A federal judge on Wednesday denied environmental and tribal groups’ request to block increased crude oil shipments from Canada to the United States via two parallel pipelines that Enbridge Energy reconfigured at the border to skirt a regulated capacity limit on one of them.
Senior U.S. District Judge Michael Davis in Minneapolis ruled that the U.S. State Department’s 2014 approval of the change is not subject to judicial review because it is part of a presidential determination related to the company’s cross-border pipeline permit.
The ruling means that Calgary-based Enbridge can continue shipping higher volumes on its recently expanded 1,000-mile Alberta Clipper pipeline from Alberta, across northern Minnesota to Superior, Wis., even though the State Department hasn’t completed a supplemental environmental study of the expansion.
Activist groups trying to block imports of carbon-intensive crude oil from the Canadian oil sands region said they may appeal.
“We are disappointed with the decision, which essentially says ‘the courts can’t help you,’ ” Vermont Law School Professor Ken Rumelt, lead attorney for a coalition of six groups, including Honor the Earth and the White Earth Nation, said in a statement.
Cross-border permits govern how much oil can be shipped into the United States. The same type of permit was at the heart of controversy over the proposed Keystone XL pipeline from Canada through western states, a project President Obama rejected in November.
For the Enbridge cross-border switch, the pipeline operator rebuilt a 17.5-mile segment of its older, underused pipeline called Line 3, which has a border permit that allows higher volumes than the line now delivers. Enbridge also installed valves to shift the flow of oil from the larger Alberta Clipper line into Line 3 and vice versa. After crossing the border, the oil shifts back to the original lines.
The result is that Enbridge has temporarily increased the overall flow in its Alberta Clipper, also known as Line 67, using the older line’s permit. Anti-pipeline activists said the switch circumvented environmental review of the expansion project — a position Enbridge rejected.
“Today’s decision leaves in place the State Department’s approval of Enbridge’s use of Line 3 and Line 67 consistent with its existing permits,” Enbridge spokeswoman Lorraine Little said in an e-mail. “The interconnections are simply leveraging the flexibility we have under our existing permits to meet our obligations to shippers and to continue the vital service of transporting reliable, secure supplies of North American crude oil.”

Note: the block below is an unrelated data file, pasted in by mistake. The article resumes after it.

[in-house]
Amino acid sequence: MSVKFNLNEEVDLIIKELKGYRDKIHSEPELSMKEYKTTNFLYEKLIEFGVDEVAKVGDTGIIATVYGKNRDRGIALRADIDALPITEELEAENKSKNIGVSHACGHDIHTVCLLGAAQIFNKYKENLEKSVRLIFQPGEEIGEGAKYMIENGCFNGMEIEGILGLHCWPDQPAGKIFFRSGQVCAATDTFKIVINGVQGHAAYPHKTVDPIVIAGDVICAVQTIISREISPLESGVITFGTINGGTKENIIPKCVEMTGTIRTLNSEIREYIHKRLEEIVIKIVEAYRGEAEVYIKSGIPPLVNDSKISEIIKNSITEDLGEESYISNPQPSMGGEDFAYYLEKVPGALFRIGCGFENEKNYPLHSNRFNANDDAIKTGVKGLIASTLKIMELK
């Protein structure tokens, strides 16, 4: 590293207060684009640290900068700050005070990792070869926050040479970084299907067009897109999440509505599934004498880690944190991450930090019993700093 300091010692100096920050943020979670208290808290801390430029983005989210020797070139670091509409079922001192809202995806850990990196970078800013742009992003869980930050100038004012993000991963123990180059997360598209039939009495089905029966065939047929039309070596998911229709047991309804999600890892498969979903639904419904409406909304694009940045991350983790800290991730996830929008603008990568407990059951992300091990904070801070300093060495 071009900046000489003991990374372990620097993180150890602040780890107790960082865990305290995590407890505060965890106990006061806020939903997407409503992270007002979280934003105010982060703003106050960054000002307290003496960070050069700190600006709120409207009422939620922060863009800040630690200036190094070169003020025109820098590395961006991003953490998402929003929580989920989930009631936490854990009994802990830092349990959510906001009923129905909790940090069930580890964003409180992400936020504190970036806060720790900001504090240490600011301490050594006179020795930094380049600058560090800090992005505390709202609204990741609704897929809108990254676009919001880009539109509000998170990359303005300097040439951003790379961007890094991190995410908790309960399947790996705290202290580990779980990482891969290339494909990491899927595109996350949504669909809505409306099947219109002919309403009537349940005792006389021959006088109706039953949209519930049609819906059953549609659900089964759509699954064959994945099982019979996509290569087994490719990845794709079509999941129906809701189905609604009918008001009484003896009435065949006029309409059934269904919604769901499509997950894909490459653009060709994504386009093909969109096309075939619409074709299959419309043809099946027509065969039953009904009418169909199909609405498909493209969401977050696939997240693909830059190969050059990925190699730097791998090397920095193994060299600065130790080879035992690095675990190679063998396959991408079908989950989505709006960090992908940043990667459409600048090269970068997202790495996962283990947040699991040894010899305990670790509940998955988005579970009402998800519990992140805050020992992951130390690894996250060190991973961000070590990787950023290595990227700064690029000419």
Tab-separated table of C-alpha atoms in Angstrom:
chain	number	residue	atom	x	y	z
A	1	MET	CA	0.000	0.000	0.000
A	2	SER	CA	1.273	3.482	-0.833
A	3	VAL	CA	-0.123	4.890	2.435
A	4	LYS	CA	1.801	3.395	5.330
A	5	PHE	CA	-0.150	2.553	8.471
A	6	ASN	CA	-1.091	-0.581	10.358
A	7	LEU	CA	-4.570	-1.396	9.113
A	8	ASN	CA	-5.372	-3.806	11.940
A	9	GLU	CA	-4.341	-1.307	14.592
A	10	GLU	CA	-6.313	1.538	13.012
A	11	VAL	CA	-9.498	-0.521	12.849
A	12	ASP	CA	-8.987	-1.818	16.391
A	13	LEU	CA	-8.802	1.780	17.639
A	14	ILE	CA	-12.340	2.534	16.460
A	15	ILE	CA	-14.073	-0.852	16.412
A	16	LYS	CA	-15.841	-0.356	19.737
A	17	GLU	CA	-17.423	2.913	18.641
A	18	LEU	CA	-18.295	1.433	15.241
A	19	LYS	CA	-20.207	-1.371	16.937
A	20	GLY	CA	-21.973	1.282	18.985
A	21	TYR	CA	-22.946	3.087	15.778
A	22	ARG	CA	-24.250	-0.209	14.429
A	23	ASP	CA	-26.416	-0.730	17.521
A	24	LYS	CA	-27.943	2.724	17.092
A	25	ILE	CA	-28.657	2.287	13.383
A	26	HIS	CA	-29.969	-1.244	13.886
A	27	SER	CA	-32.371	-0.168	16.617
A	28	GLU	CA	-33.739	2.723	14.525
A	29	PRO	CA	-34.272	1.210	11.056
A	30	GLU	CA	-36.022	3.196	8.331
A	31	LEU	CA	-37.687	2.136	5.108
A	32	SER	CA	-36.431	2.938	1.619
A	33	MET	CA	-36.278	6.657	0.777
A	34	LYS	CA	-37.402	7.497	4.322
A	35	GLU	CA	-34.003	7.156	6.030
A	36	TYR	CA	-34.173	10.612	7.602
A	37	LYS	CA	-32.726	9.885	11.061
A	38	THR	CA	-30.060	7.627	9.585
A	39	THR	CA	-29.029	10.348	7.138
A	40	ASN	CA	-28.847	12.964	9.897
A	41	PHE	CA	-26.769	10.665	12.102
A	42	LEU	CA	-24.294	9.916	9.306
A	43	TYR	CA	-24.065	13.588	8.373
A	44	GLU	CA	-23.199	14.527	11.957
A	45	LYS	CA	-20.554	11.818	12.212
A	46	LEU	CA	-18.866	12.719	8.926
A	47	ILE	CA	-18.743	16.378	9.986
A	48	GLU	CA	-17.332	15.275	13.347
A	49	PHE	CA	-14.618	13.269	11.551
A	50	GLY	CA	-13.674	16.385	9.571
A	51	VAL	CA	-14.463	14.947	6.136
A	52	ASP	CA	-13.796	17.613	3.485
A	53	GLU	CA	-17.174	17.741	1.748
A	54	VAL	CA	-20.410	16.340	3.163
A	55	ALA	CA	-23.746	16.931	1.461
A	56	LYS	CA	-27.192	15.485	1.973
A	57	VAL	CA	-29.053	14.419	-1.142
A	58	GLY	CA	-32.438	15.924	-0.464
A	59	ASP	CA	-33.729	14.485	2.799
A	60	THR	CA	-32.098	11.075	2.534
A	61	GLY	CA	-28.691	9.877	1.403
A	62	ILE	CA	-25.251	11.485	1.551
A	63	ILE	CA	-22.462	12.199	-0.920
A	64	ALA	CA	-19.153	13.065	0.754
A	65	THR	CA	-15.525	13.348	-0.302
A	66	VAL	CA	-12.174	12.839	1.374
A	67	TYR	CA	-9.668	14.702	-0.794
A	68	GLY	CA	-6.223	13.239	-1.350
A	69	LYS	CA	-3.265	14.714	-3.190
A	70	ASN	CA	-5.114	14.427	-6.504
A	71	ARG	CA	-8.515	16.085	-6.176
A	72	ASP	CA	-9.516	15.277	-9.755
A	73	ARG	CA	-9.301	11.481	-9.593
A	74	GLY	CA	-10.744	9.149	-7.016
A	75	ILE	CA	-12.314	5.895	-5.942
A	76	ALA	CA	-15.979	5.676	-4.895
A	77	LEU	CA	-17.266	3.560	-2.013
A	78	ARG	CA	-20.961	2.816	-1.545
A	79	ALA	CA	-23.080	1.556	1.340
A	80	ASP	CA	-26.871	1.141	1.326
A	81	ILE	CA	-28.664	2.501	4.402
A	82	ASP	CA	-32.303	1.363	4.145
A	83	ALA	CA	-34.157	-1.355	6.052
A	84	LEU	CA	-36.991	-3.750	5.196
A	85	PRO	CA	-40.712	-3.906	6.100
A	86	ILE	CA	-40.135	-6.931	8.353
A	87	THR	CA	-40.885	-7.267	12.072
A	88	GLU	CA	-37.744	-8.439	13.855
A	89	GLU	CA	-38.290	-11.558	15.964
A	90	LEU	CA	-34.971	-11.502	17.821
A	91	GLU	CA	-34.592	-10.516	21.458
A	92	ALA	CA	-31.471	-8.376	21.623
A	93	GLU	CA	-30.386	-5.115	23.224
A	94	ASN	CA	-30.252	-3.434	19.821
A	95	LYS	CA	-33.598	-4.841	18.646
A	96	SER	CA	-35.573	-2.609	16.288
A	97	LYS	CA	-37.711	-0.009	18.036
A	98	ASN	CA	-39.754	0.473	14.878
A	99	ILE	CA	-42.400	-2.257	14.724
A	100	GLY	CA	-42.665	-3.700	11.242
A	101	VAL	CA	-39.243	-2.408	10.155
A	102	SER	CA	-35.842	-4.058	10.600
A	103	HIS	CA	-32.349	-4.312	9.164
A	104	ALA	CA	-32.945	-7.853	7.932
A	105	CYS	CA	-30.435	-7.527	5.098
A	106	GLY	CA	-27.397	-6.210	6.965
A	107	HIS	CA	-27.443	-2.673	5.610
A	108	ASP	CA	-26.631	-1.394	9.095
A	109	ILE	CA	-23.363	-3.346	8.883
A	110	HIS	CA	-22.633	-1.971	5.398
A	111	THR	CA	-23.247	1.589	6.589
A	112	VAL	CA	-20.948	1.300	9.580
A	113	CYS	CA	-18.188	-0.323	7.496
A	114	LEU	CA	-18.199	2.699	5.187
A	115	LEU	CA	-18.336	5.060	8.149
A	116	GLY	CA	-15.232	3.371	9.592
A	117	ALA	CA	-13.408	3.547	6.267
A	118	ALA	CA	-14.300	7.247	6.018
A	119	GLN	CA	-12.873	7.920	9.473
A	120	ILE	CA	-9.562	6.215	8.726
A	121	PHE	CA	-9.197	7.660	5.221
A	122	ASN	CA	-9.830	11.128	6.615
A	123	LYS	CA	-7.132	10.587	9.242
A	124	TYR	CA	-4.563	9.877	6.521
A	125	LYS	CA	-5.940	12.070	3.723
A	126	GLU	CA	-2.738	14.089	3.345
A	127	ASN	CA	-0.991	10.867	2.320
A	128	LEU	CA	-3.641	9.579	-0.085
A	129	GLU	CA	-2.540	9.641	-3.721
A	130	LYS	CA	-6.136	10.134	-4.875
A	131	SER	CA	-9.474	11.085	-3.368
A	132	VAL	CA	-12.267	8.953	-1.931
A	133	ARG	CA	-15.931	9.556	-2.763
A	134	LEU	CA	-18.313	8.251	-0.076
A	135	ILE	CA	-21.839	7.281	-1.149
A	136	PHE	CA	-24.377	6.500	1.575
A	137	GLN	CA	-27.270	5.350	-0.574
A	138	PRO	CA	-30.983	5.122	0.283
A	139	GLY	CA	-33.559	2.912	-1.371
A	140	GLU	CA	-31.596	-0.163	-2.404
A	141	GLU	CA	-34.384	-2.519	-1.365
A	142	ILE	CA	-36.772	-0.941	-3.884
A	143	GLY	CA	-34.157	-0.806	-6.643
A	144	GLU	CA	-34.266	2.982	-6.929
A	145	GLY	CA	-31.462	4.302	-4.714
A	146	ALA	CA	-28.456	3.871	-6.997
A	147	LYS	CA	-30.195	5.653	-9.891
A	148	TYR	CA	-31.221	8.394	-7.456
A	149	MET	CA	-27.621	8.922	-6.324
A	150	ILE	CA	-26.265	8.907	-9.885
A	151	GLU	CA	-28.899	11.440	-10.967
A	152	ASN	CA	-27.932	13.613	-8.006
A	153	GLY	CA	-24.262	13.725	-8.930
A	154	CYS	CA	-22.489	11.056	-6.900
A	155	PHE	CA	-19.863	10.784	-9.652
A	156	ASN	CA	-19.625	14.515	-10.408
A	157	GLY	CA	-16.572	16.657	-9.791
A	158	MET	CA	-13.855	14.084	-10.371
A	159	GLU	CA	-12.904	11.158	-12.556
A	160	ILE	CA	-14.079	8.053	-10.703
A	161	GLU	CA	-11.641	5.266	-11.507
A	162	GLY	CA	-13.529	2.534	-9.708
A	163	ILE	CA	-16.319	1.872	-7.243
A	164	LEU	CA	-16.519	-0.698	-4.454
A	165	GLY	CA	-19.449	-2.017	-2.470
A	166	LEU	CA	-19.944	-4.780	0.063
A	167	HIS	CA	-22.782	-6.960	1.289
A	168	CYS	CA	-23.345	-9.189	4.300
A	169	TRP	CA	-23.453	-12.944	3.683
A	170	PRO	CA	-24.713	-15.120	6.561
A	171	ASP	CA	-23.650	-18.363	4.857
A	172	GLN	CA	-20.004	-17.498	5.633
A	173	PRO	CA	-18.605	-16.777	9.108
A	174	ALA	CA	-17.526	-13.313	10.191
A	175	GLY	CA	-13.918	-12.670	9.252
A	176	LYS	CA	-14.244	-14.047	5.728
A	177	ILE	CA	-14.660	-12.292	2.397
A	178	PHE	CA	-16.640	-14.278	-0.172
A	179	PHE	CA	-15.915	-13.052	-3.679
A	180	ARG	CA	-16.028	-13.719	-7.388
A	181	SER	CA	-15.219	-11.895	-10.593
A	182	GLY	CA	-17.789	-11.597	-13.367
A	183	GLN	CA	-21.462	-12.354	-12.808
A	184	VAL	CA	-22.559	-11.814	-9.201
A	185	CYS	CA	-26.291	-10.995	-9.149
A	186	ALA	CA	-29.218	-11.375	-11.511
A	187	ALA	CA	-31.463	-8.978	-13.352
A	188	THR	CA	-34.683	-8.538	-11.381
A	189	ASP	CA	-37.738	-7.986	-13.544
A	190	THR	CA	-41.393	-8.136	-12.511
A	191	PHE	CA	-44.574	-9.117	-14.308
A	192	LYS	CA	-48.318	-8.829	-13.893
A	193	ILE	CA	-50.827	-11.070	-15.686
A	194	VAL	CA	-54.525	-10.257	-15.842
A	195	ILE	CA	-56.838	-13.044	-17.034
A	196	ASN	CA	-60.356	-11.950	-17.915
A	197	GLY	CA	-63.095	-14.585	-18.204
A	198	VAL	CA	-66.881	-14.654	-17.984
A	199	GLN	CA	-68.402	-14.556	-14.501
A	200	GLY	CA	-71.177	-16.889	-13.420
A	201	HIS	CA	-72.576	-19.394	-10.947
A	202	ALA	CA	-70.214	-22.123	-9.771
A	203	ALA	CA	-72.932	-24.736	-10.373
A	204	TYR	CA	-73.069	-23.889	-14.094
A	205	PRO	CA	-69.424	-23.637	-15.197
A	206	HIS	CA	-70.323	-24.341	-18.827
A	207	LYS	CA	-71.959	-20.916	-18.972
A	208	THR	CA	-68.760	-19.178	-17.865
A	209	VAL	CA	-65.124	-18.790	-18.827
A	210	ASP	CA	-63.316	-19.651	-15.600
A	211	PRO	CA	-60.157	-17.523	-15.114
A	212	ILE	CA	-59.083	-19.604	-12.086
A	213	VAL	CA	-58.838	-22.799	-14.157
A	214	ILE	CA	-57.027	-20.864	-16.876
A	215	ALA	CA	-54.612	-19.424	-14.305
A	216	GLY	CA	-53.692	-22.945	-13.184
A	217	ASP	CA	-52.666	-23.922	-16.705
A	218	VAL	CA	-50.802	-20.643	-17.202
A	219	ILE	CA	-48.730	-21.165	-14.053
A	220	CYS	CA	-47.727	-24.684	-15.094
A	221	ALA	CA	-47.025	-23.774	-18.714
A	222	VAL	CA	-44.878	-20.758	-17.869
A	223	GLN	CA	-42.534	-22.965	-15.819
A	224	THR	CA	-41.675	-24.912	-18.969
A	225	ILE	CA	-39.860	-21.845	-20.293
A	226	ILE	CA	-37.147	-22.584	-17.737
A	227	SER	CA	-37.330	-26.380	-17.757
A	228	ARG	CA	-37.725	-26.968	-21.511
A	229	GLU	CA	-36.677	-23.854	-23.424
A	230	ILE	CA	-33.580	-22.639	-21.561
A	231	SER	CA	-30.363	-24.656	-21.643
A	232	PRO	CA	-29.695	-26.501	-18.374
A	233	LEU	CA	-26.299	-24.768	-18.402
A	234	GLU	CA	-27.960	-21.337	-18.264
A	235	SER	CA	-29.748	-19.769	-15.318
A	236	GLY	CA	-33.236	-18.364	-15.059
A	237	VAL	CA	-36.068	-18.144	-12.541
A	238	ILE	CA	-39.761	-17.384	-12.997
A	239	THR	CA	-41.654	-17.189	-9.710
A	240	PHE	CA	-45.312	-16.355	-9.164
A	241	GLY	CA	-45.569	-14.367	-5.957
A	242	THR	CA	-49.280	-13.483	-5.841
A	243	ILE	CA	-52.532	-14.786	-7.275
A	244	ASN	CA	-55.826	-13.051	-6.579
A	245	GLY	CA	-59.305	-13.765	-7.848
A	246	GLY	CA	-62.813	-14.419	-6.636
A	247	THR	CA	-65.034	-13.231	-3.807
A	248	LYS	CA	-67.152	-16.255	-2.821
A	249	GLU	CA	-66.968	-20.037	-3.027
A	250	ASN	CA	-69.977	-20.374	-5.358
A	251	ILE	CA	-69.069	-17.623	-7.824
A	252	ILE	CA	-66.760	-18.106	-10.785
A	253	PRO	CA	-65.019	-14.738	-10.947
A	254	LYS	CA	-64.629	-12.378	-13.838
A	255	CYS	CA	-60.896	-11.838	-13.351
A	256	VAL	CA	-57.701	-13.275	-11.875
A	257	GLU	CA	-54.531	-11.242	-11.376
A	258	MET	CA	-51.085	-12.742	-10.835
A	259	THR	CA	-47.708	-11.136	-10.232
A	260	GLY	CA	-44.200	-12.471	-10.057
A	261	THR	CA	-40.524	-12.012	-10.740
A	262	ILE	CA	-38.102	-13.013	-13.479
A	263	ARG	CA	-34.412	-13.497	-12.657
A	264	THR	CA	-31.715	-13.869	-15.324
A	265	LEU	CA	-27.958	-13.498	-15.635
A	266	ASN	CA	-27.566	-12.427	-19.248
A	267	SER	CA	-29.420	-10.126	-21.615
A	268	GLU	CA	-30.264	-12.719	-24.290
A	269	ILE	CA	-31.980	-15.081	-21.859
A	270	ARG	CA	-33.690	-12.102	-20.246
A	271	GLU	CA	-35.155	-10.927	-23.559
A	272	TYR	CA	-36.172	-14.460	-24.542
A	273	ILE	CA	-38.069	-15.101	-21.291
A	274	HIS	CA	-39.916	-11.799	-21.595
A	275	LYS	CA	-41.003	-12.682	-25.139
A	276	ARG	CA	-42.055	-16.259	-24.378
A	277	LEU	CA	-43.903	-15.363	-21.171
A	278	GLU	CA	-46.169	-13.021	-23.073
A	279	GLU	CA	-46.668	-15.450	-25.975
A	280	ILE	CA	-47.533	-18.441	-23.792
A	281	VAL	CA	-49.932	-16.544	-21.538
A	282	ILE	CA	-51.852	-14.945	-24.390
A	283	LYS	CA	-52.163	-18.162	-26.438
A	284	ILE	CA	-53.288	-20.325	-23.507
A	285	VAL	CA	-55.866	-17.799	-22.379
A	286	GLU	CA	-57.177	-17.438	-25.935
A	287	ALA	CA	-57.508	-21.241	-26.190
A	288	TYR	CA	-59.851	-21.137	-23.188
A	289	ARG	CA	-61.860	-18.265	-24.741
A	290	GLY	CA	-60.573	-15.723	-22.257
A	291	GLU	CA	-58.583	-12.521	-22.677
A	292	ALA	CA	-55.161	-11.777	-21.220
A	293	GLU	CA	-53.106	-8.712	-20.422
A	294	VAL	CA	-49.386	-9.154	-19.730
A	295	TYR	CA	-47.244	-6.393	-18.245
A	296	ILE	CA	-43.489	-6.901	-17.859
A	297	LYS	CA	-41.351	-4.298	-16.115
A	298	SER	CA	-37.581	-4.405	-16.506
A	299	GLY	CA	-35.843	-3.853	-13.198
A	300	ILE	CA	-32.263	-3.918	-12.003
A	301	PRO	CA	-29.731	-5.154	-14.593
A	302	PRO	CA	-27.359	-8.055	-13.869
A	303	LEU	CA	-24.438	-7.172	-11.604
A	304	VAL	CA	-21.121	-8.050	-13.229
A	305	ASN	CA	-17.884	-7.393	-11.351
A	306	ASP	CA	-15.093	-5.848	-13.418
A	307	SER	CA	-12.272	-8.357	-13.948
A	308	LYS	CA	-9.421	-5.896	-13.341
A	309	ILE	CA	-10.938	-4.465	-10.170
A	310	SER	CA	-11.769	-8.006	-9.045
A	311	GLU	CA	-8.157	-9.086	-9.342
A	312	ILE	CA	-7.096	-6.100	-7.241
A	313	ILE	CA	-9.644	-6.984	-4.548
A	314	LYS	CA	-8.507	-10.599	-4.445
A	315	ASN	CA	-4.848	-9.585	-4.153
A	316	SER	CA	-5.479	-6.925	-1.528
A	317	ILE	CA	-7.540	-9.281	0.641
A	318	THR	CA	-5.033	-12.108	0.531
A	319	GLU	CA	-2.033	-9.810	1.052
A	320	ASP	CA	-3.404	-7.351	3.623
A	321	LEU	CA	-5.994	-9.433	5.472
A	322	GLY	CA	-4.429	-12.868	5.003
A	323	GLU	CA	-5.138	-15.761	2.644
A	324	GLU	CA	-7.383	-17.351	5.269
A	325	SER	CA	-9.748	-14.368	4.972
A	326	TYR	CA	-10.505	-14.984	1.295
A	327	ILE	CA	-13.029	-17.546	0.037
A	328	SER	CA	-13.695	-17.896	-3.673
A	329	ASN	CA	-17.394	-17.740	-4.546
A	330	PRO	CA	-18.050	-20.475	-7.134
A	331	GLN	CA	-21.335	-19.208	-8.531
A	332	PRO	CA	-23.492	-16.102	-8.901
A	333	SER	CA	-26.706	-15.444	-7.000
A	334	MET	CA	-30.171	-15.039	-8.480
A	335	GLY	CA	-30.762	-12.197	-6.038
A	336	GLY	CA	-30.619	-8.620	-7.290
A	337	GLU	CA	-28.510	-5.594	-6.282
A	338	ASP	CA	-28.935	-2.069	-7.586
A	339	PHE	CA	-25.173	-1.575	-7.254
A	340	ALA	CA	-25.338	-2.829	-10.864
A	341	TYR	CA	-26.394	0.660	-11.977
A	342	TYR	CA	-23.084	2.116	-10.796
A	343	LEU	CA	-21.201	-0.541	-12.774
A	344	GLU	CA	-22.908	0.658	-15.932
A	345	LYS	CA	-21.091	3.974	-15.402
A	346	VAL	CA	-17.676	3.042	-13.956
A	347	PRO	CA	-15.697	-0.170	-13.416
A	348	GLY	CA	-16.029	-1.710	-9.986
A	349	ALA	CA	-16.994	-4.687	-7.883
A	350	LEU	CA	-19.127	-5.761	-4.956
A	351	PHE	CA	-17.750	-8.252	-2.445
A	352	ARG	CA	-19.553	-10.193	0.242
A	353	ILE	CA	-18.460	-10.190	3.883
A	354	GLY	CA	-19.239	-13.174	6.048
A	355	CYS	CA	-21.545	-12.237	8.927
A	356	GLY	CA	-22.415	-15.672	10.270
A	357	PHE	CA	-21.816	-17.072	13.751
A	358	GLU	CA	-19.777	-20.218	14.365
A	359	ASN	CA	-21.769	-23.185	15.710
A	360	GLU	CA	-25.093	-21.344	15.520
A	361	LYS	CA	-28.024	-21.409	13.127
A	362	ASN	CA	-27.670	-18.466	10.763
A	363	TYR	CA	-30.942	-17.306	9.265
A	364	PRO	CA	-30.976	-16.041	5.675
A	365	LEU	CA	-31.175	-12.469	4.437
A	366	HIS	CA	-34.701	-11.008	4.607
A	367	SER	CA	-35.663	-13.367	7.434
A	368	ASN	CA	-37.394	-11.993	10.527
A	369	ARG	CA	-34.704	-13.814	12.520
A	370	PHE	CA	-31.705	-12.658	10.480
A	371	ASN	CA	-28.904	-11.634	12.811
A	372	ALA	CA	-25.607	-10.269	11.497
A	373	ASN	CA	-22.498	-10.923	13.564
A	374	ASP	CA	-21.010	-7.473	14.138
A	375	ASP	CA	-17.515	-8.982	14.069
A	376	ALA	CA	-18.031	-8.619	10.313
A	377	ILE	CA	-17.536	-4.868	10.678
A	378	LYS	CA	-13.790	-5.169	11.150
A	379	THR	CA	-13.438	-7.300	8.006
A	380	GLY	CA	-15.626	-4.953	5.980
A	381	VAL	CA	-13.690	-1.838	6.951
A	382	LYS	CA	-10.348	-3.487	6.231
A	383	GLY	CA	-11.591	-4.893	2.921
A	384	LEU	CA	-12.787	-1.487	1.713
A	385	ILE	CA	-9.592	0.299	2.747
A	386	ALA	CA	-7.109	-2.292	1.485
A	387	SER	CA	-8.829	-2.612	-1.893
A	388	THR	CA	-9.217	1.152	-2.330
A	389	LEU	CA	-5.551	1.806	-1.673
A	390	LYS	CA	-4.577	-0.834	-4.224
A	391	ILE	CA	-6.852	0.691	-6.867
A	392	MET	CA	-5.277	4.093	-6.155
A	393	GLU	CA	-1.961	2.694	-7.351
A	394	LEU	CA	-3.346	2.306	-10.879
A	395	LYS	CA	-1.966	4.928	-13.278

Enbridge says the border switch is temporary because the company has proposed a $7.5 billion project to rebuild Line 3, which also goes from Alberta to Superior, but operates at reduced volume because of its history of leaks. If the replacement project is approved, Line 3 eventually will need all of its cross-border capacity, probably sometime in 2017.
By then, Enbridge is hoping the U.S. State Department will have approved an expanded Alberta Clipper border permit, allowing it to ship up to 800,000 barrels of oil daily without the border switch. Enbridge already has added pumping stations in Minnesota to boost that pipeline’s capacity after winning approval from state regulators.
In a joint statement, White Earth Nation, Sierra Club, Center for Biological Diversity, Indigenous Environmental Network, National Wildlife Federation and Honor the Earth said they are considering various legal options, including a possible appeal of the Davis ruling.
The ruling, based strictly on legal issues, came one day after a National Academies of Sciences report found that heavy Canadian crude oil — a type carried in both pipelines — poses a special risk when spilled into waterways. Researchers said the diluted bitumen can quickly turn into a thick, hard-to-recover residue that doesn’t degrade and whose toxic effects are poorly understood.